USDA inspectors provide continuous inspection of each meat and poultry carcass and its parts that enter interstate commerce. In 1998, USDA began three pilot projects at slaughter plants for healthy young chickens, young turkeys, and young hogs, with a purpose to deploy inspection resources more effectively in accordance with food safety and other consumer protection requirements. Under the pilot projects, plant personnel sort carcasses before USDA's inspection. The pilot projects are to end when a final rule for each species is published. In January 2012, USDA published a proposed rule to modernize poultry slaughter inspections based, in part, on its pilot projects. GAO was asked to review these pilot projects. This report determines (1) the extent to which USDA has evaluated the three pilot projects, (2) strengths and weaknesses of the pilot projects based on the views of key stakeholder groups, and (3) the extent to which USDA disclosed limitations, if any, in sources of information it relied on to develop the proposed rule. GAO reviewed relevant laws and documents and interviewed USDA officials and 11 key industry, labor, consumer advocacy, and animal welfare groups familiar with the pilot projects.
What GAO Recommends
GAO recommends that USDA (1) collect and analyze information to determine if the young hog pilot project is meeting its purpose and (2) clearly disclose to the public limitations in the information it relied on for the proposed rule to modernize poultry slaughter inspections. USDA concurred with GAO's recommendations.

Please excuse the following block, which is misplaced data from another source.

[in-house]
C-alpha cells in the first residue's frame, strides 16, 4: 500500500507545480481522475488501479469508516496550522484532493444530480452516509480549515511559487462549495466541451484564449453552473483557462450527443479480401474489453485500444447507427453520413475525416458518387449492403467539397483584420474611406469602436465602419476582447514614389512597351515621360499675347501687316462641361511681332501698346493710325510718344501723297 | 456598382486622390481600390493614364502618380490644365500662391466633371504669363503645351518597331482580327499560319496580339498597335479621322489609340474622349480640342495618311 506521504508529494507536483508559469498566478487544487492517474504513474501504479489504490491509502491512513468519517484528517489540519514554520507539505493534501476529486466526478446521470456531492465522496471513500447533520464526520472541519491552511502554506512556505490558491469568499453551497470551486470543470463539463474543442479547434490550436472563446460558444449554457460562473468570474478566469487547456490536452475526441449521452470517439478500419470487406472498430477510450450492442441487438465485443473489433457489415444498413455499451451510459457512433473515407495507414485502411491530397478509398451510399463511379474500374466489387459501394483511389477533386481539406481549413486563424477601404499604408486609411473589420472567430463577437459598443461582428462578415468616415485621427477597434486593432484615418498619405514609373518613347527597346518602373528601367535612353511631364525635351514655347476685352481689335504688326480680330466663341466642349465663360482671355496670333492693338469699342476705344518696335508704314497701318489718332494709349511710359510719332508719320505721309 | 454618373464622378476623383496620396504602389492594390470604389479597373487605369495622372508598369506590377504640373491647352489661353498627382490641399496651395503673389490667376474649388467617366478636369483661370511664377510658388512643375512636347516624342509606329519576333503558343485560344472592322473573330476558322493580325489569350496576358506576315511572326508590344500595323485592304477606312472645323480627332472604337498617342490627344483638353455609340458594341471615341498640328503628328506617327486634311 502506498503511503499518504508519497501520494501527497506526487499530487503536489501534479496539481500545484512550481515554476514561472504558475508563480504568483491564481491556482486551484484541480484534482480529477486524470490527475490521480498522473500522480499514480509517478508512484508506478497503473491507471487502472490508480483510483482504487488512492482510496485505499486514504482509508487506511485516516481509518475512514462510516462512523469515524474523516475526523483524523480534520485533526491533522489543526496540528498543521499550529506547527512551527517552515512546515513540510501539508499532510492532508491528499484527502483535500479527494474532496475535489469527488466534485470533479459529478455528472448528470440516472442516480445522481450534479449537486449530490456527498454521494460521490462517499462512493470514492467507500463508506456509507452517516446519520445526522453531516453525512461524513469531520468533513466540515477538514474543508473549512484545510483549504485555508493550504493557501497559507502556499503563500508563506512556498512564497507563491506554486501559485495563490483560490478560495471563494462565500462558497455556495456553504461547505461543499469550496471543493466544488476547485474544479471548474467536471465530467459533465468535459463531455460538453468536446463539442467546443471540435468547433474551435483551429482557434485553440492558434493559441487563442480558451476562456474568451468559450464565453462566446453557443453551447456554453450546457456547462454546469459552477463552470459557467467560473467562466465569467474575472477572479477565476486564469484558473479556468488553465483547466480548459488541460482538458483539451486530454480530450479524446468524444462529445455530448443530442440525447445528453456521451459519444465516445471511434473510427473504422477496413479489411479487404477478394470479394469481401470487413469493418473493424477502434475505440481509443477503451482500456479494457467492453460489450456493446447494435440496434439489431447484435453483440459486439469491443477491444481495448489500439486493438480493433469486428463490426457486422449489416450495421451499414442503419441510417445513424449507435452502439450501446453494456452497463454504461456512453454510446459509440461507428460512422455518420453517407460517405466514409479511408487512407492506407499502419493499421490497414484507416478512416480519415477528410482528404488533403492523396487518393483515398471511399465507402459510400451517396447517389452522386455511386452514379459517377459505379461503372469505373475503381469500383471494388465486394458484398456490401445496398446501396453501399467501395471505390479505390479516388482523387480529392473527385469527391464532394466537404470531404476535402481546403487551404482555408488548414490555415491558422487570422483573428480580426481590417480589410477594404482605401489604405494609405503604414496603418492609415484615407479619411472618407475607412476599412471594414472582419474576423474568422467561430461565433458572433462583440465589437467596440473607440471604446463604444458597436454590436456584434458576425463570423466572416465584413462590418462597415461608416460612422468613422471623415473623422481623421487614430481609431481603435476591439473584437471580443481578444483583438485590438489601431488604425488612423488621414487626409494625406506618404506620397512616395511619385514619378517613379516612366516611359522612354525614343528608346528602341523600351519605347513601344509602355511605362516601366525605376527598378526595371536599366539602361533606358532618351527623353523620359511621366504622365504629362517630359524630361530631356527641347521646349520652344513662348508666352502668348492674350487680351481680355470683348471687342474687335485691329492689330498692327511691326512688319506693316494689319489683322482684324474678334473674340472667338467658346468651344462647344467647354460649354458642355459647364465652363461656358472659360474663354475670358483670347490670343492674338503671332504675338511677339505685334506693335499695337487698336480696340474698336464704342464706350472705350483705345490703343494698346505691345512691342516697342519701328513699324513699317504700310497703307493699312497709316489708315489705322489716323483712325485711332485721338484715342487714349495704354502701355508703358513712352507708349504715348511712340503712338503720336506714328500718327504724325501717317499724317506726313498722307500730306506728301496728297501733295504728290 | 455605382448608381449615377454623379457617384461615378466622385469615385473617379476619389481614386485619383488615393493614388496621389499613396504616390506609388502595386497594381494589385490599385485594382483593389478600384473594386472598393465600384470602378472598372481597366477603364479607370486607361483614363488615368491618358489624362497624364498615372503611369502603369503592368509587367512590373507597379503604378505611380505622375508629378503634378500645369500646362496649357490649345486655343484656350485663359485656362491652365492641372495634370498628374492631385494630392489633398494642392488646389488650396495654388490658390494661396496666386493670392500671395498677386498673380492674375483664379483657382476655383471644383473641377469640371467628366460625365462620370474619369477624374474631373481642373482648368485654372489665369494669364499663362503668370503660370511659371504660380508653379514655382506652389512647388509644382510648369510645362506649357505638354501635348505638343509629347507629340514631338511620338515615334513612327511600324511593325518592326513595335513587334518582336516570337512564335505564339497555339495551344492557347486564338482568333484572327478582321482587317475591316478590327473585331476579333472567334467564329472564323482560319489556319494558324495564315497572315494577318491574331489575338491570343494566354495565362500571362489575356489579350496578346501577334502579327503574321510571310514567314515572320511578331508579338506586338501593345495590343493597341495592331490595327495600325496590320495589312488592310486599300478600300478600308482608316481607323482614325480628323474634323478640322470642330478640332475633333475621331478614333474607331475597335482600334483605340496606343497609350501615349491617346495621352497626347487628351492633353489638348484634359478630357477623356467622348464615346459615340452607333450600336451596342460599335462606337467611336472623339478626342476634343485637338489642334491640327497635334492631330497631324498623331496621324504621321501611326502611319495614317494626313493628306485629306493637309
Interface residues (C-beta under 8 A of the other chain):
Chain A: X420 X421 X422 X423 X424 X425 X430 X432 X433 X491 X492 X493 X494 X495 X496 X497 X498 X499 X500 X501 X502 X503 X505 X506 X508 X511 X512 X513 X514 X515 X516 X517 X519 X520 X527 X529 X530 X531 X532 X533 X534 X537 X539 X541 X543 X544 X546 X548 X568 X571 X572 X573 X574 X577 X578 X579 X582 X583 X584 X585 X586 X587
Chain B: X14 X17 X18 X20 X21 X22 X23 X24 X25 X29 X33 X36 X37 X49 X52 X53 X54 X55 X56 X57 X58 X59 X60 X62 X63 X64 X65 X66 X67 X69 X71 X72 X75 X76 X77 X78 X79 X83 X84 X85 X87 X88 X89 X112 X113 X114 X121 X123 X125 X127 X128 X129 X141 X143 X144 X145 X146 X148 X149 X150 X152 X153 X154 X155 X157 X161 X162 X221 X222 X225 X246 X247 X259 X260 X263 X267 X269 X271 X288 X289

For more information, contact J. Alfredo Gómez at (202) 512-3841 or email@example.com.
Recommendations for Executive Action
Status: Closed - Implemented
Comments: In response to GAO's recommendation, FSIS generally addressed the limitations that GAO identified in the agency's proposed rule to modernize poultry slaughter inspections, including the cost-benefits analysis. For example, in its final August 2014 rule, the agency clarified that most of the cost estimates were based on data collected from 12 young chicken establishments that participated in the pilot project in 2001. In addition, the agency removed the proposal for an increase of line speed at young chicken establishments, eliminating GAO's concerns about the calculations of cost savings surrounding this proposal. In September 2015, we met with FSIS officials and they clarified how the agency addressed other limitations that we identified in the proposed rule. These actions fulfill the intent of the recommendation. Should FSIS move forward with other proposed rules to modernize slaughter inspections, it will be important for the agency to be transparent about any data limitations used in the development of these proposals.
Recommendation: The Secretary of Agriculture should direct the Administrator of the Food Safety and Inspection Service (FSIS) to clearly disclose to the public limitations in the information--including the cost-benefit analysis--the agency relied on for the rulemaking to modernize poultry slaughter inspections.
Agency Affected: Department of Agriculture
Status: Closed - Implemented
Comments: In November 2014, FSIS completed its final evaluation report of the five young hog establishments in the pilot project and concluded that the food safety outcomes at these establishments were comparable to those not in the pilot project. Compared to its 2011 draft report, FSIS collected additional years of data on the performance of those establishments in the pilot project. In addition, the agency analyzed new data on inspection activities, comparing the results from those in the pilot project to other establishments. The steps FSIS has taken generally fulfill the intent of the recommendation.
Recommendation: As FSIS continues its evaluation of its pilot project for young hogs, the Secretary of Agriculture should direct the Administrator of the FSIS to collect and analyze the information necessary to determine whether the pilot project is meeting its purpose.
Agency Affected: Department of Agriculture